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    If the FAR states that micropurchase limits are different for hardware and service, how can a charge that falls within the limits be denied because of the 51% rule? For example, a program conducts market research to replace a faulty system and the best value for the government comes in at $3,600 total. The KO selects a vendor and proceeds with the work. When a GPC is used for payment, the charge is denied because the lawyers state that the vendor's line items include too much service ($2,300). Furthermore, the lawyer states that he considers the entire bill to be service due to the fact that 51% of the bill is service-related. If the charge falls within the FAR limits, how can they deem the entire bill to be service and nullified?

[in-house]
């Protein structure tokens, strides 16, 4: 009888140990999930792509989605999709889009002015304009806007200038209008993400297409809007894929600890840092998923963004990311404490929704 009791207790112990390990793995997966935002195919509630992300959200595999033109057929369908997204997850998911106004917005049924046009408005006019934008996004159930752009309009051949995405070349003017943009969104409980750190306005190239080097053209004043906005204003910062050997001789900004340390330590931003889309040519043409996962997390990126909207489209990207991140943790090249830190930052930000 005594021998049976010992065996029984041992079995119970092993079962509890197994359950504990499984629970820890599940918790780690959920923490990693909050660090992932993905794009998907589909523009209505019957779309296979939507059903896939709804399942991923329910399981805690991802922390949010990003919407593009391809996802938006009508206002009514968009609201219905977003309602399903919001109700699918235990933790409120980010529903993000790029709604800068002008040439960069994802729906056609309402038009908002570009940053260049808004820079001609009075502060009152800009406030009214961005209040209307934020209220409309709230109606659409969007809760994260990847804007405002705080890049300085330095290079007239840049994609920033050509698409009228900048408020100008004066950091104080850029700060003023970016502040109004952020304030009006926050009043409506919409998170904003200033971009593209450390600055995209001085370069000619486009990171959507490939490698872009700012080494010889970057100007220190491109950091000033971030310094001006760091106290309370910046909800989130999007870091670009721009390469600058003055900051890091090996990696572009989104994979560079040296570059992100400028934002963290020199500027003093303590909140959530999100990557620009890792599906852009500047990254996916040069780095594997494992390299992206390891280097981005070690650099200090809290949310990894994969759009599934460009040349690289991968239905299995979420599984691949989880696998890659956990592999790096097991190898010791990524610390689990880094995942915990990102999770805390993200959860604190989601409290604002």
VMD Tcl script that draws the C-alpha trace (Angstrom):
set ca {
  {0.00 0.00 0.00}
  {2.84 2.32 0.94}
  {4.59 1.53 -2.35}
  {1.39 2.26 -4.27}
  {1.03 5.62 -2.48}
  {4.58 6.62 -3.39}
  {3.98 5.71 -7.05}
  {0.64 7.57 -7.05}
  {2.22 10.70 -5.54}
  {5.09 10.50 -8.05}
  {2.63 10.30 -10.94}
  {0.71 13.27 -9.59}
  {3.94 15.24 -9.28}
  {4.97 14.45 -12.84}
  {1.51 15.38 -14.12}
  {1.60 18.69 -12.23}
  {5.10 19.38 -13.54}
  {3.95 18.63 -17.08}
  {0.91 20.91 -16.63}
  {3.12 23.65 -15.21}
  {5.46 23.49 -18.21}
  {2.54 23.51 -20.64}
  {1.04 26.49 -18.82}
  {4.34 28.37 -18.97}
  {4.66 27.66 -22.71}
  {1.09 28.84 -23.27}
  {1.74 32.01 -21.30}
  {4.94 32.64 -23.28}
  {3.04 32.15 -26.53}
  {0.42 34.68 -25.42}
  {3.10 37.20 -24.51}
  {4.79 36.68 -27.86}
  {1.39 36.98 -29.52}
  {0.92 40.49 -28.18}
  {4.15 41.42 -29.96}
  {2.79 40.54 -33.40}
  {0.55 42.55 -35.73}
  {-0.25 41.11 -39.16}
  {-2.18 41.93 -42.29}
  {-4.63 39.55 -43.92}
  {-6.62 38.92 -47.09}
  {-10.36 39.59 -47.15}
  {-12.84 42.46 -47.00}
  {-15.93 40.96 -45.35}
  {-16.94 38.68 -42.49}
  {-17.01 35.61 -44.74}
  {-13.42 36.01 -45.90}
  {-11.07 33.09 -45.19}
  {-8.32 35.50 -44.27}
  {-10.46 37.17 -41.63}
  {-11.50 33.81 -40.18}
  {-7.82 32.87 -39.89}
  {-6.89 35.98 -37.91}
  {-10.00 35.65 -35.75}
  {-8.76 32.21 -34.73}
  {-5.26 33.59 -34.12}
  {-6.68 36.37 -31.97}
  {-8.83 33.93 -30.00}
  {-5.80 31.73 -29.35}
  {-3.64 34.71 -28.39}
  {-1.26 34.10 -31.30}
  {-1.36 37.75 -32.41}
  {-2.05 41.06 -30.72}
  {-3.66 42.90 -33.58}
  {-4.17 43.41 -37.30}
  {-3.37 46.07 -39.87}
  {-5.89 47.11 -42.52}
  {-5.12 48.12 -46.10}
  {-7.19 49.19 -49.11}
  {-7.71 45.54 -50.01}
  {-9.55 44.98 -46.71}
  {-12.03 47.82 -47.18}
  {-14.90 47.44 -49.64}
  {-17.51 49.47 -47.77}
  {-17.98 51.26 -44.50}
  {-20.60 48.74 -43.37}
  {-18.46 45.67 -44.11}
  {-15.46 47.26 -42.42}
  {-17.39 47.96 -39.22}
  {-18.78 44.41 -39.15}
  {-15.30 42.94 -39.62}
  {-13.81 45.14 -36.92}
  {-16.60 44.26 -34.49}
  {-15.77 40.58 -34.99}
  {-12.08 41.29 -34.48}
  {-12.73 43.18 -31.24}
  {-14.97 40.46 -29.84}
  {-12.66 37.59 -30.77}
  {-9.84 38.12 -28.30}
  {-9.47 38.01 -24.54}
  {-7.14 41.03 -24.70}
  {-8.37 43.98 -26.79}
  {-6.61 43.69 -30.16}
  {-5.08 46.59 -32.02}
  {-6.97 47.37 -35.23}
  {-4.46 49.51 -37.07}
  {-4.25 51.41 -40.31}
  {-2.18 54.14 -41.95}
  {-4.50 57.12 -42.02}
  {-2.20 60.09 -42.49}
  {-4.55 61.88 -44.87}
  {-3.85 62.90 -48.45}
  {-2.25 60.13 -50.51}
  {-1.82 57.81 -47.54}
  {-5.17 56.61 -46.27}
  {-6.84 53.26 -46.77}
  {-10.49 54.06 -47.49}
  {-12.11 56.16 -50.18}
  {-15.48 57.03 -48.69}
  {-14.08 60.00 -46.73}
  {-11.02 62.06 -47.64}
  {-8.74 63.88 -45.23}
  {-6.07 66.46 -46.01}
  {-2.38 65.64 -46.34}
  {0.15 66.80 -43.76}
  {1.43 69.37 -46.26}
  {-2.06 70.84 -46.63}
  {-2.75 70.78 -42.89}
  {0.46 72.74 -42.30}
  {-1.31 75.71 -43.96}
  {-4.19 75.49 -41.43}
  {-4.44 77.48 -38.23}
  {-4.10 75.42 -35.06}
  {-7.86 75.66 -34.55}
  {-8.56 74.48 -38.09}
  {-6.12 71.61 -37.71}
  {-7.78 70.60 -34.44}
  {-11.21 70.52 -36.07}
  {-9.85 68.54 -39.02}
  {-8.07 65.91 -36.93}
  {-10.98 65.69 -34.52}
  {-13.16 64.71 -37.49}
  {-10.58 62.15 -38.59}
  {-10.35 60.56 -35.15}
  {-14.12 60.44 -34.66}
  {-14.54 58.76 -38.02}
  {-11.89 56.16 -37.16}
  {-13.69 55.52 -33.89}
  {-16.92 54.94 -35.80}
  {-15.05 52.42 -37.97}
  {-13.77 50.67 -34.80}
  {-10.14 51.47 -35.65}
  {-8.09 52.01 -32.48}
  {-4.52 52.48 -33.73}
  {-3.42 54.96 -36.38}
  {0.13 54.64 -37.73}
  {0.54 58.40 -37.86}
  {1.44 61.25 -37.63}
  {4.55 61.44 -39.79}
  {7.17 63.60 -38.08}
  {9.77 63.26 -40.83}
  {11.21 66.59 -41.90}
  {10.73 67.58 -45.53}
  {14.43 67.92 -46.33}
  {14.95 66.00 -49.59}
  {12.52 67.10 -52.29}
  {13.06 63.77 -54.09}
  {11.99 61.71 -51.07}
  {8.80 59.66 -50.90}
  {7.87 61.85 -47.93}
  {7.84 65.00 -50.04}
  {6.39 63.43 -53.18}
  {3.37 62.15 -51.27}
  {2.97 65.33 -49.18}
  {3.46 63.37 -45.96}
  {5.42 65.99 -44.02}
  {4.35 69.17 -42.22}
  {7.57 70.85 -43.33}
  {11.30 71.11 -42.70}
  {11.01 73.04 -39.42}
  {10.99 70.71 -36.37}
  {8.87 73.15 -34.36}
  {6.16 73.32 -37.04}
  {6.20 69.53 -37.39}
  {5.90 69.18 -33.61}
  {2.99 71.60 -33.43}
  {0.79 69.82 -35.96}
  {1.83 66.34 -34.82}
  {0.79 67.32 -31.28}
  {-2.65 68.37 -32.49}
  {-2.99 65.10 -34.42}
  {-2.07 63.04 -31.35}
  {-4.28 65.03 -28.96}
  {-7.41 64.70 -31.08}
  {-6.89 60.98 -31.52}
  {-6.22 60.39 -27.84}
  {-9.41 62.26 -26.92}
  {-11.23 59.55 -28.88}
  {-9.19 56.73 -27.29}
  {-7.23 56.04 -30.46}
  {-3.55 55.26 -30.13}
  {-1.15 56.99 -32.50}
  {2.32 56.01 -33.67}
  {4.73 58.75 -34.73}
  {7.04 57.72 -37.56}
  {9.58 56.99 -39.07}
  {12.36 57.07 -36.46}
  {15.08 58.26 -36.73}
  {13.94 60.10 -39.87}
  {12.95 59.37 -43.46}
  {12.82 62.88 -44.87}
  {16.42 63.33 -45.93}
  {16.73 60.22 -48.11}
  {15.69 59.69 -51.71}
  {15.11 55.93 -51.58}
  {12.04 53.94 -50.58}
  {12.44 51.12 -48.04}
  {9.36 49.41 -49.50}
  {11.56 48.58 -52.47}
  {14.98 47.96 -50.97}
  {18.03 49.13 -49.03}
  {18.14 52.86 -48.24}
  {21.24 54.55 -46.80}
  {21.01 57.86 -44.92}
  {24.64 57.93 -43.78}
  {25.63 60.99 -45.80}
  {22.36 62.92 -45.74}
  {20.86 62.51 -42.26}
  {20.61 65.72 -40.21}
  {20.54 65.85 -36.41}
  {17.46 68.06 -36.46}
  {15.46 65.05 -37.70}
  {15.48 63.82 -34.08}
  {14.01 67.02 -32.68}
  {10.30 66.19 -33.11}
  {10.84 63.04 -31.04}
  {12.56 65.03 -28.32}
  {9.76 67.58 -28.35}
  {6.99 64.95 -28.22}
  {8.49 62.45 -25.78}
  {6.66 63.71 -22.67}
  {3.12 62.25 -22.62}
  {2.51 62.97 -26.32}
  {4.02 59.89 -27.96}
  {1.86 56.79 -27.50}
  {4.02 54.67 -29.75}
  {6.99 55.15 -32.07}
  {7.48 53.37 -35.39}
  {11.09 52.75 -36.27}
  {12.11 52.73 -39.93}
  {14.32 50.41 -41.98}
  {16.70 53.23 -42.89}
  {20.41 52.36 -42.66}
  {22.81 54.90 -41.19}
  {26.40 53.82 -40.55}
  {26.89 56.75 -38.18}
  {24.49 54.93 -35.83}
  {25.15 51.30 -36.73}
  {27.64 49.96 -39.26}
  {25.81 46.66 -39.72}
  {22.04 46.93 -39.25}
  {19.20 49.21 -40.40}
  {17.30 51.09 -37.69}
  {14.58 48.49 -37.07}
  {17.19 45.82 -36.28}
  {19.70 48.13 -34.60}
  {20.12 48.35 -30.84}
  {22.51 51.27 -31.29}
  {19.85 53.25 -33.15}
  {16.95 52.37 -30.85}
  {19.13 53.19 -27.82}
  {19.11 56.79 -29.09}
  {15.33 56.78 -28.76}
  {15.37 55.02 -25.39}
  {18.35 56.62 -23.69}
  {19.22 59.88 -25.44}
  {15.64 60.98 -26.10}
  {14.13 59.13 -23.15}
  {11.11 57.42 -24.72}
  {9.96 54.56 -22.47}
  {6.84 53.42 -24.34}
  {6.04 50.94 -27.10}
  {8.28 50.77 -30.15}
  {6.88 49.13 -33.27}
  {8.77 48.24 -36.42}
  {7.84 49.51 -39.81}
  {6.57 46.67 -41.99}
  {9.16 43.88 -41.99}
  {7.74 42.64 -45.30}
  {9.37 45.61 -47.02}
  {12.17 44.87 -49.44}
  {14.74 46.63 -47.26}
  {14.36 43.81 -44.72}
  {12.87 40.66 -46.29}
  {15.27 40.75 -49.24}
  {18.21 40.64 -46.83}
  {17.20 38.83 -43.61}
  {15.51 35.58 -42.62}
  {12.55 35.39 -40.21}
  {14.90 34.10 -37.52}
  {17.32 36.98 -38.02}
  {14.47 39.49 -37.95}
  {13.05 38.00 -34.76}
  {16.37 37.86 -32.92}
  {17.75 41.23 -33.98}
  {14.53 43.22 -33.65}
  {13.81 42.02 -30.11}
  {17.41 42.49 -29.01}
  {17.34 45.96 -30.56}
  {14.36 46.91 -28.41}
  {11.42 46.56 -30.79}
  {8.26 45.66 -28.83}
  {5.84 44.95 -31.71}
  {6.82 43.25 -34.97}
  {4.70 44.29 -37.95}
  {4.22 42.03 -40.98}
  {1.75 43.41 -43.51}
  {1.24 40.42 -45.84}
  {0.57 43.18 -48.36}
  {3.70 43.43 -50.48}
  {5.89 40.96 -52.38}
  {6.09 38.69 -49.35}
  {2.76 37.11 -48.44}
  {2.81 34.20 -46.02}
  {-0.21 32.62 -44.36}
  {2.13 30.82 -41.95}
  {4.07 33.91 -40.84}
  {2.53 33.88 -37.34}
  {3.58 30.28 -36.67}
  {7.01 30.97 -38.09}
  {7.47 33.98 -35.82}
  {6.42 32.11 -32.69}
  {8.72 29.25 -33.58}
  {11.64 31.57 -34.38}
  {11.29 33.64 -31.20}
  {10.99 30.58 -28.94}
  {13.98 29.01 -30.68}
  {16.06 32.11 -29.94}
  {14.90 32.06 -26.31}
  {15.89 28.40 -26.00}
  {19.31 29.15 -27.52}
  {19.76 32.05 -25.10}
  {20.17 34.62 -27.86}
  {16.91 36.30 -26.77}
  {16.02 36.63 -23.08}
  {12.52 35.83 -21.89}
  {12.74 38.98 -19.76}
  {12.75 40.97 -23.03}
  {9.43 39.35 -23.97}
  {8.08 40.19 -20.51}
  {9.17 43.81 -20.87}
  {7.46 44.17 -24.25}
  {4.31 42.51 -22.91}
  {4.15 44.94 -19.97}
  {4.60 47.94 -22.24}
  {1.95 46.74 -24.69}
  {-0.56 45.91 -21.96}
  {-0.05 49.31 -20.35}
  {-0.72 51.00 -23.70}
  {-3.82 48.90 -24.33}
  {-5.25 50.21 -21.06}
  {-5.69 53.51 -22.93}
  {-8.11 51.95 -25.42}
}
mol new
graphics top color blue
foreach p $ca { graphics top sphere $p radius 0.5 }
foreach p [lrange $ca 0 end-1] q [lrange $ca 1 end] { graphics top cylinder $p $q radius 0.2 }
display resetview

First, this is a great question.  Second, never a good idea to argue with lawyers.

    I'm going to caveat this answer with one assumption and that is that there was only one contractual action (see FAR 2.101 definition for contract) and it included both services and hardware/products.

    In that case your lawyer and the office who runs your GPC program are correct.  See FAR subpart 22.10 Service Contract Labor Standards and FAR 22.1002-1.  The FAR and the Statute say it applies to contracts in excess of $2,500 (bold italics added for emphasis).  It does not say only to the services portion of the contract.

    Note there are additional references in FAR subpart 22.10 which states "contract in excess of..."  again, bold italics added for emphasis.

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